By Yvan Cohen
On the afternoon of October 6th, I got a call offering me a filming assignment to cover a breaking news story. A gunman had burst into a community day care center in rural northeast Thailand, shooting and stabbing an, as yet, unknown number of victims.
By the time I boarded a dawn flight from Bangkok the following morning, the killer, Panya Khamrab, was dead (he had killed himself) and the death toll from his rampage stood at 36, including 24 young children; many of whom he stabbed as they slept.
As journalists, our job is to report what happens. But when a community has faced such violence, when so many parents are living through the nightmare of losing a child, that job becomes a very delicate balancing act. We must chart a course between the practicalities of telling a story (and satisfying one’s editors) and our moral responsibility towards those whose story we tell.
The scene at Nong Bua Lamphu
The scene at the location of the shooting was both moving and slightly strange. By midmorning when we arrived, swarms of local and international journalists were already at work – gathering images and carrying out interviews. Thai officials, in their immaculate uniforms, were busy writing reports and getting relatives to sign various forms.
A hundred or so people, most already dressed in black, were seated in neat rows under an open-sided shelter. Some hugged each other, some sobbed, others simply stared blankly into the middle distance. The community was clearly in shock.
For photographers and cameramen reporting on any story, it’s partly about process: setting the right ISO, choosing an appropriate aperture, checking sound levels, looking for a strong composition, working with light and so on.
But when such deep human suffering is involved, a new set of factors comes into play. This is no ordinary situation. We are bearing witness to personal tragedies. It is both a privilege and a responsibility.
Discovering limits while on assignment
Just how close should I get to a grieving relative, I ask myself? The closer I get, the stronger the picture. But at what point am I being invasive? When does this start being more about me – and my desire to get a great shot – and less about the story and the victims?
At one point I heard a wailing sound and turned to see a woman crouched against a wall, weeping uncontrollably as she clutched what looked like a child’s blanket.
My first instinct was to move closer. I was drawn in by the drama of the scene. My instincts were telling me ‘it’s a strong moment’, it will be a ‘good’ shot – and then I stopped. Our correspondent was concerned I was getting too close. I imagined how I would feel if a camera loomed towards me, framing up a shot, as I wept.
There are limits. This is not just a shot to be ‘grabbed’, I reflected. I stepped back and framed my shot from a more respectful distance.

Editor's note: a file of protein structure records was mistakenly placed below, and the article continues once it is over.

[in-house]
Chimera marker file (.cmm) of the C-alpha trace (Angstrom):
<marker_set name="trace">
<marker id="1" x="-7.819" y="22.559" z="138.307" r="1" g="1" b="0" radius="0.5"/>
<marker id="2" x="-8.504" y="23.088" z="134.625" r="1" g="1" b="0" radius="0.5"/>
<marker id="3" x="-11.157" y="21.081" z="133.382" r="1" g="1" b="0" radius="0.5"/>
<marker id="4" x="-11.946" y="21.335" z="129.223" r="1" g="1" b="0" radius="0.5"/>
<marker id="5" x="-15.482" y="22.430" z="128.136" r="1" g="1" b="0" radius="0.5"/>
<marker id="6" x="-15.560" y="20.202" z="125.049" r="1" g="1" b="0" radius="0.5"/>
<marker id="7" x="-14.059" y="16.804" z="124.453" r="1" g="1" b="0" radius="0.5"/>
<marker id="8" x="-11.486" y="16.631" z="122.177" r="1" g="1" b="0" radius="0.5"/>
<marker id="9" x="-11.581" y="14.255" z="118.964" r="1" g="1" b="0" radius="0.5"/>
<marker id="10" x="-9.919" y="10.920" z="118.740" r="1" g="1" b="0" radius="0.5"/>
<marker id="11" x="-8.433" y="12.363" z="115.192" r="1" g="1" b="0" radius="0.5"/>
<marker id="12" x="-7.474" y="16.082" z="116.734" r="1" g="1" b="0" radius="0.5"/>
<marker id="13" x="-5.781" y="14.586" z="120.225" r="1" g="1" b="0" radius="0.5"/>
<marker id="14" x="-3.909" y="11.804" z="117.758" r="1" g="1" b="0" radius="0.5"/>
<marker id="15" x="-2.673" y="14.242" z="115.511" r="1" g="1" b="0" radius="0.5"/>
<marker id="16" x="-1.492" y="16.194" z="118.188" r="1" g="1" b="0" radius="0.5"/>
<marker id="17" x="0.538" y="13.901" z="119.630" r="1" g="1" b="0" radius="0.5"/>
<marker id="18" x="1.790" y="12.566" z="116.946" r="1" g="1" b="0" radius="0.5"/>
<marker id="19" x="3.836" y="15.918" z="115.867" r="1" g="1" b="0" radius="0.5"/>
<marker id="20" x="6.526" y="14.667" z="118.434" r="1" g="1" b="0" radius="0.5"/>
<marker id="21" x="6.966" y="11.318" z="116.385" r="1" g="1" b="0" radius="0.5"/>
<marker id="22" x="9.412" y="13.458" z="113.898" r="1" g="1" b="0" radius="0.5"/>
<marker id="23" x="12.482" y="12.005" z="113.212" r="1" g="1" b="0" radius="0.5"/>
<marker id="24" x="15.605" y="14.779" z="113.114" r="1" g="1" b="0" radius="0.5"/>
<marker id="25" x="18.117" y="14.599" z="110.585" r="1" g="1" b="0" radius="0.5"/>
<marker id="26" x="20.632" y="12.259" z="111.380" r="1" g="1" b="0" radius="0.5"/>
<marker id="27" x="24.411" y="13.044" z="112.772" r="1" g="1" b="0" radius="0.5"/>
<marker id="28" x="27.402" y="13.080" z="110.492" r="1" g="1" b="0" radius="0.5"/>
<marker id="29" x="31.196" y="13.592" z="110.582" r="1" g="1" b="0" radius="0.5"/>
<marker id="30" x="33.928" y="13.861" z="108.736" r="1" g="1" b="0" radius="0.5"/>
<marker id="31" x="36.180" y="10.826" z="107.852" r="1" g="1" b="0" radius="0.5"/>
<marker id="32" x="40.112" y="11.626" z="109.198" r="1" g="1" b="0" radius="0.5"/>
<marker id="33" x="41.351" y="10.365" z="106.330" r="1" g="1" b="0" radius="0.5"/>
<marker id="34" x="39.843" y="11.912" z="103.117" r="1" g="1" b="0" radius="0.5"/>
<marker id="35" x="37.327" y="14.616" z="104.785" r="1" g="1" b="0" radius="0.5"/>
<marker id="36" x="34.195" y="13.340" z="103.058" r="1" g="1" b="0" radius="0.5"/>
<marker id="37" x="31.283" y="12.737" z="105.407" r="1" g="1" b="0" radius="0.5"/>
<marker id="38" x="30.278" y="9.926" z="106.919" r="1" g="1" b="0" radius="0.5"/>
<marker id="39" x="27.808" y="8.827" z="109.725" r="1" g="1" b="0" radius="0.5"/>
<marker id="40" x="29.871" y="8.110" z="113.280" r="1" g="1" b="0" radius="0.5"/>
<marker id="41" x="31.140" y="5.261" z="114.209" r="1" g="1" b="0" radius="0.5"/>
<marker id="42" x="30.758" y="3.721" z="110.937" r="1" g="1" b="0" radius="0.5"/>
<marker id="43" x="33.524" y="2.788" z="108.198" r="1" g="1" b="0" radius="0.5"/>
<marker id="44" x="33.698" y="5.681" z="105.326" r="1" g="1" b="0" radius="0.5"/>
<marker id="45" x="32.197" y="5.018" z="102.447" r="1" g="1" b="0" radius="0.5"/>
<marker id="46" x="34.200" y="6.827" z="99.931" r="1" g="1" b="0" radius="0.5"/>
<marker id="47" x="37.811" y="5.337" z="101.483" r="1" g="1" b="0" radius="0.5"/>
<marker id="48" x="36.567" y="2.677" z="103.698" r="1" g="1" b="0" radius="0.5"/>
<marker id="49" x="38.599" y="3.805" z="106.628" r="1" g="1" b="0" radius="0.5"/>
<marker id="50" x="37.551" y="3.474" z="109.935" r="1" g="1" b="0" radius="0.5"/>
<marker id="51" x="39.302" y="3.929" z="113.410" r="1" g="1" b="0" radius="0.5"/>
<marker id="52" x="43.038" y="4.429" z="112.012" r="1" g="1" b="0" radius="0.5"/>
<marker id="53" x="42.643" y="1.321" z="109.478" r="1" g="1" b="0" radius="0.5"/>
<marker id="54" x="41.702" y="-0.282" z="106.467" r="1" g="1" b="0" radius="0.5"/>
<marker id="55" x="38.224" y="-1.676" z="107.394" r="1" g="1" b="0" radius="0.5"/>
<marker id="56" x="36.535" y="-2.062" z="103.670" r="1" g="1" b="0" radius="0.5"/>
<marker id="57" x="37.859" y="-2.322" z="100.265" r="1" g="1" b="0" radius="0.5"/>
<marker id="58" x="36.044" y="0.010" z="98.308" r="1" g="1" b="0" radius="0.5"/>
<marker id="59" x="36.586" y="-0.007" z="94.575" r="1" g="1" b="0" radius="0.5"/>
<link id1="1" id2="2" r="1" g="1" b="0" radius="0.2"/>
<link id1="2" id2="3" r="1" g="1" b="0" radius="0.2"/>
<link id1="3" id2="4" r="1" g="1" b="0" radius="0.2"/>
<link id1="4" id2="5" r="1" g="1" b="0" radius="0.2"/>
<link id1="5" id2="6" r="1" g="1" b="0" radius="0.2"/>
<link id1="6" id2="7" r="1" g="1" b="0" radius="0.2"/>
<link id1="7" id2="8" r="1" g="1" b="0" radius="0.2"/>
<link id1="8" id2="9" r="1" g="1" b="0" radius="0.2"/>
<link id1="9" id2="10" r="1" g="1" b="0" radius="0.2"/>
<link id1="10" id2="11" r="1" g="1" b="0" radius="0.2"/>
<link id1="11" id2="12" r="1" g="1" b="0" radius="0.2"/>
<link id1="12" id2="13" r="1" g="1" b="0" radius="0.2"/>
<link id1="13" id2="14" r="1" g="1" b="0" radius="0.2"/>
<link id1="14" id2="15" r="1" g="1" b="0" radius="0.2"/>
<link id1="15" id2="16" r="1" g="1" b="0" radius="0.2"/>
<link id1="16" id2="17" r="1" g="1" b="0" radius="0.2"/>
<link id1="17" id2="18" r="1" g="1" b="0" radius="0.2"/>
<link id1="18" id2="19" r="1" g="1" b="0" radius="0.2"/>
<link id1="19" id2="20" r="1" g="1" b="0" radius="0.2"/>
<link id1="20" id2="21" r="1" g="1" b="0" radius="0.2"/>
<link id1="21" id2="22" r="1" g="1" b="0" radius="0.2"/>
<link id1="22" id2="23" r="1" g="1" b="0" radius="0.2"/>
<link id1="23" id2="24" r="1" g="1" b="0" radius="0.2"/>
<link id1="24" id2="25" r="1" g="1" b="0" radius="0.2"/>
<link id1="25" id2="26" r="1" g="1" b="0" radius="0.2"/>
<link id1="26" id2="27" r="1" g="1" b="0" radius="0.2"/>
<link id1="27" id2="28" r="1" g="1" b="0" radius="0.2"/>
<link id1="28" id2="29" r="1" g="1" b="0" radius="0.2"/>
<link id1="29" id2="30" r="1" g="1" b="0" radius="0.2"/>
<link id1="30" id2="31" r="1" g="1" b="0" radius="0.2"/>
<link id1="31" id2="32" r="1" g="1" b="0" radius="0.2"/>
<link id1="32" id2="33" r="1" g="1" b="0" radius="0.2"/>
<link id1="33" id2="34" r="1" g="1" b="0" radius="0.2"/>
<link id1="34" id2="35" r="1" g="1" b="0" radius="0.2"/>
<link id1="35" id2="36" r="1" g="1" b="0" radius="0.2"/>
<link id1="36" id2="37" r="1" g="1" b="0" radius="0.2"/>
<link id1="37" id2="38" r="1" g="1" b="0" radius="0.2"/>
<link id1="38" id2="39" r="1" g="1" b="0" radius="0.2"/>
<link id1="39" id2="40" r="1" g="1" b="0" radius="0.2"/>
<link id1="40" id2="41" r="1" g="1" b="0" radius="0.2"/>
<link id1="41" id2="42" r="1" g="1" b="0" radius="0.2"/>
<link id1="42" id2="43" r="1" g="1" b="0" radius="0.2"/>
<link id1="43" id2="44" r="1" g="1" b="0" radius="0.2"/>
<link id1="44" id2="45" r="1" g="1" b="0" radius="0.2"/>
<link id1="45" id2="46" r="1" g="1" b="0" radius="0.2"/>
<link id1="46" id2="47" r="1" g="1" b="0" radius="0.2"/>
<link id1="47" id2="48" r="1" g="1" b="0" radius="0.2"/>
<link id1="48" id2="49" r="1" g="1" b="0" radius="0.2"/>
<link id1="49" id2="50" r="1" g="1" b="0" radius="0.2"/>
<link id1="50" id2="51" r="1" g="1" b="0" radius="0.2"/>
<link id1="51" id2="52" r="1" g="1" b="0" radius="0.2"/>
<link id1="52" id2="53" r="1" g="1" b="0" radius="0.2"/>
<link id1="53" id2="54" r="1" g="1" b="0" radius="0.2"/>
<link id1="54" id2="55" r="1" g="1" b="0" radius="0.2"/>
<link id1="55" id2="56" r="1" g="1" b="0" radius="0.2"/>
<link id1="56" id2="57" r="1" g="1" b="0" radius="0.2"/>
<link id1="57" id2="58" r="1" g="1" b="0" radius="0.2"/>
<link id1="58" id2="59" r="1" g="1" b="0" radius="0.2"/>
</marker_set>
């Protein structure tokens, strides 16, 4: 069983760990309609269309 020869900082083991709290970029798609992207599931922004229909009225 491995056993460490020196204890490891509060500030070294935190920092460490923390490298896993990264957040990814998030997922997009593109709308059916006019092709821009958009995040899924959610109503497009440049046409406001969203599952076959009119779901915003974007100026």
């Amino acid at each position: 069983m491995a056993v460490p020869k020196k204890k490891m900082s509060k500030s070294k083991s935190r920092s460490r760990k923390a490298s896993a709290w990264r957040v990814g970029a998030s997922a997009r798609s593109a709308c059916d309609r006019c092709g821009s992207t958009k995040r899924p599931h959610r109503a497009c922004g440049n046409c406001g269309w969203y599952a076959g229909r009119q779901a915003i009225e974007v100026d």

Crossing the line
There is no universal rulebook telling us exactly how to behave in such situations – although most media organisations do (or should) have ethical guidelines. And even if there are guidelines, there is no guarantee that, in the heat of the moment, journalists will follow them. Just how close you get to subject in distress is a matter for personal judgement.
A team from CNN threw ethics to the wind when they talked their way into the day care center where the killings had taken place, filming bloodstains and abandoned toys as the backdrop to a report calibrated for maximum impact, while showing minimum concern for the feelings of the families.
CNN’s gamble for journalistic glory backfired. Their report caused an uproar on social media. Even fellow journalists proclaimed their dismay and disapproval.
Final reflections on covering Thailand’s mass shooting
As I reflect on the experience of the past few days, I am struck by how easy it is to cross that invisible line where our desire to get a great shot says more about ourselves (and our ego) than it does about our subjects.
I have become more aware of the delicate balance between our professional mission as reporters and our moral responsibility as fellow human beings. The rule must always be to show empathy and respect for one’s subjects, to never see them as mere compositional elements in a viewfinder or ‘just another story’’, to always honour their humanity and dignity, and transform the power of those sentiments into stories and images that are honest, informative and memorable.
Written by Yvan Cohen | Yvan has been a photojournalist for over 30 years. He’s a co-founder of LightRocket and continues to shoot photo and video projects around South East Asia.
Cover image by Chow Latit
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